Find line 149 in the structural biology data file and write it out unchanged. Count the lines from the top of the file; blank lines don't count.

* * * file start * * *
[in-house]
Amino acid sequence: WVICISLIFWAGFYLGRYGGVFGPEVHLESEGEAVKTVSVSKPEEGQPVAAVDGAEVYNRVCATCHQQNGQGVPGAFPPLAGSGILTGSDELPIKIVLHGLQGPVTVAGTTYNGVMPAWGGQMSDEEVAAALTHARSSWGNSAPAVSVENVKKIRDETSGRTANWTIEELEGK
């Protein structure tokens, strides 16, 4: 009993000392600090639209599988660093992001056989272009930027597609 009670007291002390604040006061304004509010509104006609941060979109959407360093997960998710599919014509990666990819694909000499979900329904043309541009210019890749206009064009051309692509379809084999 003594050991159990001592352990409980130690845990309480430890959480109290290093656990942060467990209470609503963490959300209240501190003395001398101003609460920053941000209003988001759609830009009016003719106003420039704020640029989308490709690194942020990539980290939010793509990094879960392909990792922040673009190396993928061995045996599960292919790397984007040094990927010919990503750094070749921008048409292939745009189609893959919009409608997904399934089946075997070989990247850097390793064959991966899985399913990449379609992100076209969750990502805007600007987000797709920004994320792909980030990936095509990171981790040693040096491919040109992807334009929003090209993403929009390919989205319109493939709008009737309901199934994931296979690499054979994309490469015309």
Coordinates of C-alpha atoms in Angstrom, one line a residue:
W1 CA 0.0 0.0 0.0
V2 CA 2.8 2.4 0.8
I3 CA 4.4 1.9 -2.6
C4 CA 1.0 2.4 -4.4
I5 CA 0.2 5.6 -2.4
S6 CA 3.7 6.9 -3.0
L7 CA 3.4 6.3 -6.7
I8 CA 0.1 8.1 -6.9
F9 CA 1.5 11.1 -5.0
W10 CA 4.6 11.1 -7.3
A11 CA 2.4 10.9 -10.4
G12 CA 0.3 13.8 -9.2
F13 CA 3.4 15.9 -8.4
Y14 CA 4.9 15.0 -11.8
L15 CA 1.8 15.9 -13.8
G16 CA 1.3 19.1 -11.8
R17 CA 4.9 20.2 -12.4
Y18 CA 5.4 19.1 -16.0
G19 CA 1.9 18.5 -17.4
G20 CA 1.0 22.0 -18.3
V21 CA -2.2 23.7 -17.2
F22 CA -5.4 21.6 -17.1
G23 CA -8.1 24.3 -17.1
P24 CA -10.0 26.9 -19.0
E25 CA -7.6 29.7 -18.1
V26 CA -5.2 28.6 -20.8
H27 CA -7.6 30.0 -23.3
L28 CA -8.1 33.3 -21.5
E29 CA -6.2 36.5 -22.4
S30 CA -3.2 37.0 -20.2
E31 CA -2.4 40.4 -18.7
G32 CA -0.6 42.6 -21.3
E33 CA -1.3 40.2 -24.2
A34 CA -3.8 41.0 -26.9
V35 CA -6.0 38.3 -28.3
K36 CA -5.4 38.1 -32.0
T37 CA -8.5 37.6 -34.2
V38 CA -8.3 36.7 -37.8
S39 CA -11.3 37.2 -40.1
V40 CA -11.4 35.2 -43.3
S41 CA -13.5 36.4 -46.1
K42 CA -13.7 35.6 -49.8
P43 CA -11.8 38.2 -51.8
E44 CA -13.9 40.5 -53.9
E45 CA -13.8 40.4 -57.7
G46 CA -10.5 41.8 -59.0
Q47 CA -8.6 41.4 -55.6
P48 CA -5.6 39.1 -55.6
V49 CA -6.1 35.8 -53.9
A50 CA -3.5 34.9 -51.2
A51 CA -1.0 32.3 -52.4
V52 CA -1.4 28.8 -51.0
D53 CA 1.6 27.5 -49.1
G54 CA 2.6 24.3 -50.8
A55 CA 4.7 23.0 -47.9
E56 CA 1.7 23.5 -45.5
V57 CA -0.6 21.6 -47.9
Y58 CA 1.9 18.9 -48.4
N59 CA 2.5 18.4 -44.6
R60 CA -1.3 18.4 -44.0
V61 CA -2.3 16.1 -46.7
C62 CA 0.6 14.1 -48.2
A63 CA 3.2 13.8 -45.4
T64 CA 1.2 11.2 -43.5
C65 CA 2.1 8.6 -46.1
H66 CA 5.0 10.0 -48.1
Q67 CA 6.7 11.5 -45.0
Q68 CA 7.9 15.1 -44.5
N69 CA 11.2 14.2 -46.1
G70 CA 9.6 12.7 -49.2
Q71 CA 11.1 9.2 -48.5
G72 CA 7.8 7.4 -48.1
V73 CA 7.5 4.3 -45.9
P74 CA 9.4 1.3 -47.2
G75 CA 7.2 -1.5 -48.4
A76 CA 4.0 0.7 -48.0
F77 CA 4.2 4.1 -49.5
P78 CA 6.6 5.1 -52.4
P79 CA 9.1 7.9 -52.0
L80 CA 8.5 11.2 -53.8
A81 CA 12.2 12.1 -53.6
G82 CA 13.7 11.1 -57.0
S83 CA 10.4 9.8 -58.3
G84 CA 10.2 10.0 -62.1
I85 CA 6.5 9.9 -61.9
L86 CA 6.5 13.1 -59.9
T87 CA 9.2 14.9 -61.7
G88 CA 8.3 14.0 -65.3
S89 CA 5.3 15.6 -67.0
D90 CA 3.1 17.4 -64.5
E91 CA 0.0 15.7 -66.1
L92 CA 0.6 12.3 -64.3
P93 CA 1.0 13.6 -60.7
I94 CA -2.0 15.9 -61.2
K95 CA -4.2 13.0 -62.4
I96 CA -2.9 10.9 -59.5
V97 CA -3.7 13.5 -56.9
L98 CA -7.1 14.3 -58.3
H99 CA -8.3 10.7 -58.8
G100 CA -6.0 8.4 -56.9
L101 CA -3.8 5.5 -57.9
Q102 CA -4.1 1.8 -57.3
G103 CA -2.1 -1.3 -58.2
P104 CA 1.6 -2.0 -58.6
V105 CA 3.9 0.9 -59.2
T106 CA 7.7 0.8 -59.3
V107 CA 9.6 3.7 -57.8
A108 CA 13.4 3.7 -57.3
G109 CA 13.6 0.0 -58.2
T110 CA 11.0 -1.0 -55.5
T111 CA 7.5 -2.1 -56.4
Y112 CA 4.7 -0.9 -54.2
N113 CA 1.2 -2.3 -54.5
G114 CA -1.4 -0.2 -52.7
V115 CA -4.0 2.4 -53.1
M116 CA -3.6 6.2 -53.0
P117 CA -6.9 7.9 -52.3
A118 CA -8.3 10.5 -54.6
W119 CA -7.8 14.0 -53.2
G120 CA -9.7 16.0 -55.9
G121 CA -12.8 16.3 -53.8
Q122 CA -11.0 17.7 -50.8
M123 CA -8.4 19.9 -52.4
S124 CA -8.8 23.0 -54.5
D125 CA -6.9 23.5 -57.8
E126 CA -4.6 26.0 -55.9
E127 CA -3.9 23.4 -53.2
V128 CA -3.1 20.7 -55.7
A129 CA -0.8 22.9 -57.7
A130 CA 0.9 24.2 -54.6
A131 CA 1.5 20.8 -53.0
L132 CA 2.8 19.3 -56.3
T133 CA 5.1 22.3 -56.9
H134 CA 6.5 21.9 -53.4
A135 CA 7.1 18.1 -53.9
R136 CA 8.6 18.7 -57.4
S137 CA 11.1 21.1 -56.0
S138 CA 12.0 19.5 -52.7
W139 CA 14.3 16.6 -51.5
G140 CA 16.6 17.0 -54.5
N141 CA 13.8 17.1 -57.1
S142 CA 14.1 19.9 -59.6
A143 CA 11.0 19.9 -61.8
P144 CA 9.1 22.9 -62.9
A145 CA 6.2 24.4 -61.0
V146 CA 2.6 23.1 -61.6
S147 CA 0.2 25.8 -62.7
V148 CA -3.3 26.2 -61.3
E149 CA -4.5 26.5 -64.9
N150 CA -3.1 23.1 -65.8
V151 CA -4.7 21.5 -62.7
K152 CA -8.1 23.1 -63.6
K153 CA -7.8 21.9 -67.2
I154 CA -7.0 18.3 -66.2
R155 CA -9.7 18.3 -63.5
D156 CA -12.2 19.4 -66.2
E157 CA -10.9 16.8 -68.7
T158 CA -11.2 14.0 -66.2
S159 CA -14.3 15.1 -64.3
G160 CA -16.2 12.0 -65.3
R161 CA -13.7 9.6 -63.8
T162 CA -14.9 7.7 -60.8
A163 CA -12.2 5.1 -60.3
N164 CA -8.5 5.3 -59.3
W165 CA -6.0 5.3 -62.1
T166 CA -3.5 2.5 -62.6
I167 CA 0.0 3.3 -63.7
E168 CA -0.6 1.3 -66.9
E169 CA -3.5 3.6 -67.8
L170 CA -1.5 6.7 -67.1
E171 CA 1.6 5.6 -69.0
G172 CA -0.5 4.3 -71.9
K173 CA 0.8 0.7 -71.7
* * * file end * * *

A145 CA 6.2 24.4 -61.0